Study Title:

Central Obesity and Coronary Artery Disease

Study Abstract

Objectives: The aim of this study was to examine the association of central (waist circumference [WC] and waist-hip ratio [WHR]) and total obesity (body mass index [BMI]) measures with mortality in coronary artery disease (CAD) patients.

Background: The question of which measure of obesity better predicts survival in patients with CAD is controversial.

Methods: We searched OVID/Medline, EMBASE, CENTRAL, and Web of Science from 1980 to 2008 and asked experts in the field for unpublished data meeting inclusion criteria, in which all subjects had: 1) CAD at baseline; 2) measures of WC or WHR; 3) mortality data; and 4) a minimum follow-up of 6 months.

Results: From 2,188 studies found, 6 met inclusion criteria. We obtained individual subject data from 4, adding unpublished data from a cardiac rehabilitation cohort. A variable called "central obesity" was created on the basis of tertiles of WHR or WC. Cox-proportional hazards were adjusted for age, sex, and confounders. The final sample consisted of 15,923 subjects. There were 5,696 deaths after a median follow-up of 2.3 (interquartile range 0.5 to 7.4) years. Central obesity was associated with mortality (hazard ratio [HR]: 1.70, 95% confidence interval [CI]: 1.58 to 1.83), whereas BMI was inversely associated with mortality (HR: 0.64, 95% CI: 0.59 to 0.69). Central obesity was also associated with higher mortality in the subset of subjects with normal BMI (HR: 1.70, 95% CI: 1.52 to 1.89) and BMI 30 kg/m2 (HR: 1.93, 95% CI: 1.61 to 2.32).

Conclusions: In subjects with CAD, including those with normal and high BMI, central obesity but not BMI is directly associated with mortality.

From press release:

One of the largest studies of its kind has found that people with coronary artery disease who have even a modest beer belly or muffin top are at higher risk for death than people whose fat collects elsewhere. The effect was observed even in patients with a normal Body Mass Index (BMI). The findings of this Mayo Clinic analysis are published in the May 10 issue of the Journal of the American College of Cardiology.

Researchers analyzed data from 15,923 people with coronary artery disease involved in five studies from around the world. They found that those with coronary artery disease and central obesity, measured by waist circumference and waist-to-hip ratio, have up to twice the risk of dying. That is equivalent to the risk of smoking a pack of cigarettes per day or having very high cholesterol, particularly for men.

The findings refute the obesity paradox, a puzzling finding in many studies that shows that patients with a higher BMI and chronic diseases such as coronary artery disease have better survival odds than normal-weight individuals.

"We suspected that the obesity paradox was happening because BMI is not a good measure of body fatness and gives no insight into the distribution of fat," says Thais Coutinho, M.D., the study's lead author and a cardiology fellow at Mayo Clinic. "BMI is just a measure of weight in proportion to height. What seems to be more important is how the fat is distributed on the body,'' she says.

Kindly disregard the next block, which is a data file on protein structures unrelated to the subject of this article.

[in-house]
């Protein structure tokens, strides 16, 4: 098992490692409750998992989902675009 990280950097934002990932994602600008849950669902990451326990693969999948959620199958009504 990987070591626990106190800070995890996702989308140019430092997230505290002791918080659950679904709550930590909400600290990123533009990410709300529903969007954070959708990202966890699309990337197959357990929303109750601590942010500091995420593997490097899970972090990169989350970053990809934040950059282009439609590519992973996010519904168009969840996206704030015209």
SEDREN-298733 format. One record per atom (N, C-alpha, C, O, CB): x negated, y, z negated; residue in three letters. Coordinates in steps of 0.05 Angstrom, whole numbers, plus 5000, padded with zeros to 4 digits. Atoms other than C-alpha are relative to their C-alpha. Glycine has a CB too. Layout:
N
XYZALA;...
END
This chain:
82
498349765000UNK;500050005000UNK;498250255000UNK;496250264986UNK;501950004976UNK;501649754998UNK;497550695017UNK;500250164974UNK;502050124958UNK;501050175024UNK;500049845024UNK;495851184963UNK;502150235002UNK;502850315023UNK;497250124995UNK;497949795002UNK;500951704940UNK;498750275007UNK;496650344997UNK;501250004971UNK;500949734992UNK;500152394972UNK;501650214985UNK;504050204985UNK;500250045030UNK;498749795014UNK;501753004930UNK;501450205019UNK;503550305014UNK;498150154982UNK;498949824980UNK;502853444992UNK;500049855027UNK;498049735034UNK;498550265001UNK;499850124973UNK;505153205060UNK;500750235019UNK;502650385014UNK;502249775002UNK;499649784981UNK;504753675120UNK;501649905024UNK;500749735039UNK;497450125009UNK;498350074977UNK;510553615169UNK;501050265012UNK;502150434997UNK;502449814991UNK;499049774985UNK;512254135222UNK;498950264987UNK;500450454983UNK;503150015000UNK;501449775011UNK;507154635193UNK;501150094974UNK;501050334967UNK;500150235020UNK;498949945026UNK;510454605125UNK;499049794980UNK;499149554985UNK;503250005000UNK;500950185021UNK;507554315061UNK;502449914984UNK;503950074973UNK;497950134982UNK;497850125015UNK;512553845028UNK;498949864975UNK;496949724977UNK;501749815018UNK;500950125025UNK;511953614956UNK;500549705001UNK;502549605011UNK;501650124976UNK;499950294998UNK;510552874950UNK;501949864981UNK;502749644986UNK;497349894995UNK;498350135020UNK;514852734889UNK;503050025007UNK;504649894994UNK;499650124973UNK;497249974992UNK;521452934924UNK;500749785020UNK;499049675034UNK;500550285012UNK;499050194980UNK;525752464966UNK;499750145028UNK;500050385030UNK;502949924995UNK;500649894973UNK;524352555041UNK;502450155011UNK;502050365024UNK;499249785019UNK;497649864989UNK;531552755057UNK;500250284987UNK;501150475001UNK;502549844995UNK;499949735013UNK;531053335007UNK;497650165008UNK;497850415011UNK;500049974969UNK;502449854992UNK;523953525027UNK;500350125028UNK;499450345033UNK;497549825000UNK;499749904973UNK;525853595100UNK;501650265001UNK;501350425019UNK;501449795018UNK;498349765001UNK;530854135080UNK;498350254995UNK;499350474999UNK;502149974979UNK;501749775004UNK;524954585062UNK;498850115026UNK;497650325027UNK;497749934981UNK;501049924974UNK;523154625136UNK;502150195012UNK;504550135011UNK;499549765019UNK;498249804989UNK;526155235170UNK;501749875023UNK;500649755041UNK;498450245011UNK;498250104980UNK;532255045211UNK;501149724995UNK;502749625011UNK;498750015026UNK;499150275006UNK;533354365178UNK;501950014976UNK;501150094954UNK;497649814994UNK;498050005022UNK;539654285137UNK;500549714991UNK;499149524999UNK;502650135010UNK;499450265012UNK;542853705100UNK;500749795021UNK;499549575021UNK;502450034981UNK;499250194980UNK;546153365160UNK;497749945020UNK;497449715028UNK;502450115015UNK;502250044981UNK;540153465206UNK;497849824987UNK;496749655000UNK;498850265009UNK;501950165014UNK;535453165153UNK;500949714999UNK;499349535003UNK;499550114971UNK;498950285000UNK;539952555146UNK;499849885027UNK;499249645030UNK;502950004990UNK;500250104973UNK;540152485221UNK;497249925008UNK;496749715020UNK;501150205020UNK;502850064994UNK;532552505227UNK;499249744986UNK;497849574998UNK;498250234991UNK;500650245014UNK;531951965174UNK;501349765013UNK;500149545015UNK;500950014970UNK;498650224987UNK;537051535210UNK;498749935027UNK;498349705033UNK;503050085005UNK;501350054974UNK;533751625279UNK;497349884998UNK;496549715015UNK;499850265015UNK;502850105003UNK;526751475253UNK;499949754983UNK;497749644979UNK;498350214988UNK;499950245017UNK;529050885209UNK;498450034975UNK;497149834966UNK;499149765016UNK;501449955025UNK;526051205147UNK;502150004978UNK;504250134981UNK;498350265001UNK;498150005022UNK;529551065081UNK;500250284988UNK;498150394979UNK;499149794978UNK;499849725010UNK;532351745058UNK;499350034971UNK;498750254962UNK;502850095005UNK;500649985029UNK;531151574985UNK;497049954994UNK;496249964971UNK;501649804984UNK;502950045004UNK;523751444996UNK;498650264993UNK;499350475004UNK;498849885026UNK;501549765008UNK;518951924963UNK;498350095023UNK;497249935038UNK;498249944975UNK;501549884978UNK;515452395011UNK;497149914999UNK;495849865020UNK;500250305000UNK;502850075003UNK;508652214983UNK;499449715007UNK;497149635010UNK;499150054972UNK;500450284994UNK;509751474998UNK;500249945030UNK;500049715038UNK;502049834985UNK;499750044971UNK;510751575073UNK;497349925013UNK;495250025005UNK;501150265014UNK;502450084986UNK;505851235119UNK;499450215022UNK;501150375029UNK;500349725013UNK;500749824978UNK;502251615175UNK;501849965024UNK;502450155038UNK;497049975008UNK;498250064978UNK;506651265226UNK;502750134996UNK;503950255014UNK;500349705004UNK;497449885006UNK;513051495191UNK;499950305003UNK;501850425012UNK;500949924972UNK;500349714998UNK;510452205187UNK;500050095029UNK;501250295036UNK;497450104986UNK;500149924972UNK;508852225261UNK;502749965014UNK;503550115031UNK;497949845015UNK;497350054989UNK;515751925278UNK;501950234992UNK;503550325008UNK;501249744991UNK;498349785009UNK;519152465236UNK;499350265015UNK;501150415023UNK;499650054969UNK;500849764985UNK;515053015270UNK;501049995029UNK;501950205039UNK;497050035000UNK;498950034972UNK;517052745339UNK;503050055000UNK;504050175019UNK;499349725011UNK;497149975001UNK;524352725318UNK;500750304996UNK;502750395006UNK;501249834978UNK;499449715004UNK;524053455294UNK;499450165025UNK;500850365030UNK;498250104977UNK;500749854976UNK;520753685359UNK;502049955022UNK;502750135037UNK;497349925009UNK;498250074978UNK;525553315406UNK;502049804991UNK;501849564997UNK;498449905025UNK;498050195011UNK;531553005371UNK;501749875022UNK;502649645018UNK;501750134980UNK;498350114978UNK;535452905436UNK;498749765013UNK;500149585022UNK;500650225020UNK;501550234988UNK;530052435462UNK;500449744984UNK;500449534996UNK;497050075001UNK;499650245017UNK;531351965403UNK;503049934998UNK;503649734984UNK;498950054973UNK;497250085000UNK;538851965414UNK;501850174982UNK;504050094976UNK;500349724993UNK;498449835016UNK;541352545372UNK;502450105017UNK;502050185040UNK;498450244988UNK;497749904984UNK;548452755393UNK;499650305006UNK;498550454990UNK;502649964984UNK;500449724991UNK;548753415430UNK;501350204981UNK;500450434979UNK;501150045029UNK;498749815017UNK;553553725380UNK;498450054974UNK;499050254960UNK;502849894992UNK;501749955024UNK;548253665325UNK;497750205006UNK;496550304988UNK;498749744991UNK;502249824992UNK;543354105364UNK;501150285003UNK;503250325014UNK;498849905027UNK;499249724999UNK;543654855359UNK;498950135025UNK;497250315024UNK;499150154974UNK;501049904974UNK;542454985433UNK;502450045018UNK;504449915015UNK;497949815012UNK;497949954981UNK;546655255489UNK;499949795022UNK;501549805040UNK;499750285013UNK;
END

Francisco Lopez-Jimenez, M.D., the project's lead investigator and director of the Cardiometabolic Program at Mayo Clinic, explains why this type of fat may be more harmful: "Visceral fat has been found to be more metabolically active. It produces more changes in cholesterol, blood pressure and blood sugar. However, people who have fat mostly in other locations in the body, specifically, the legs and buttocks, don't show this increased risk."

The researchers say physicians should counsel coronary artery disease patients who have normal BMIs to lose weight if they have a large waist circumference or a high waist-to-hip ratio. The measure is very easy to use, Dr. Coutinho says: "All it takes is a tape measure and one minute of a physician's time to measure the perimeter of a patient's waist and hip."

The research subjects were diverse, coming from studies in the U.S. (Rochester, Minn. and San Francisco, Calif.), Denmark, France and Korea. The inclusion of different ethnic groups makes the study more applicable to the real world, Dr. Coutinho says.

Study Information

Thais Coutinho, Kashish Goel, Daniel Corrêa de Sá, Charlotte Kragelund, Alka M. Kanaya, Marianne Zeller, Jong-Seon Park, Lars Kober, Christian Torp-Pedersen, Yves Cottin, Luc Lorgis, Sang-Hee Lee, Young-Jo Kim, Randal Thomas, Véronique L. Roger, Virend K.
Central Obesity and Survival in Subjects With Coronary Artery Disease: A Systematic Review of the Literature and Collaborative Analysis With Individual Subject Data
J Am Coll Cardiol
2011 May
Rochester Mayo Clinic

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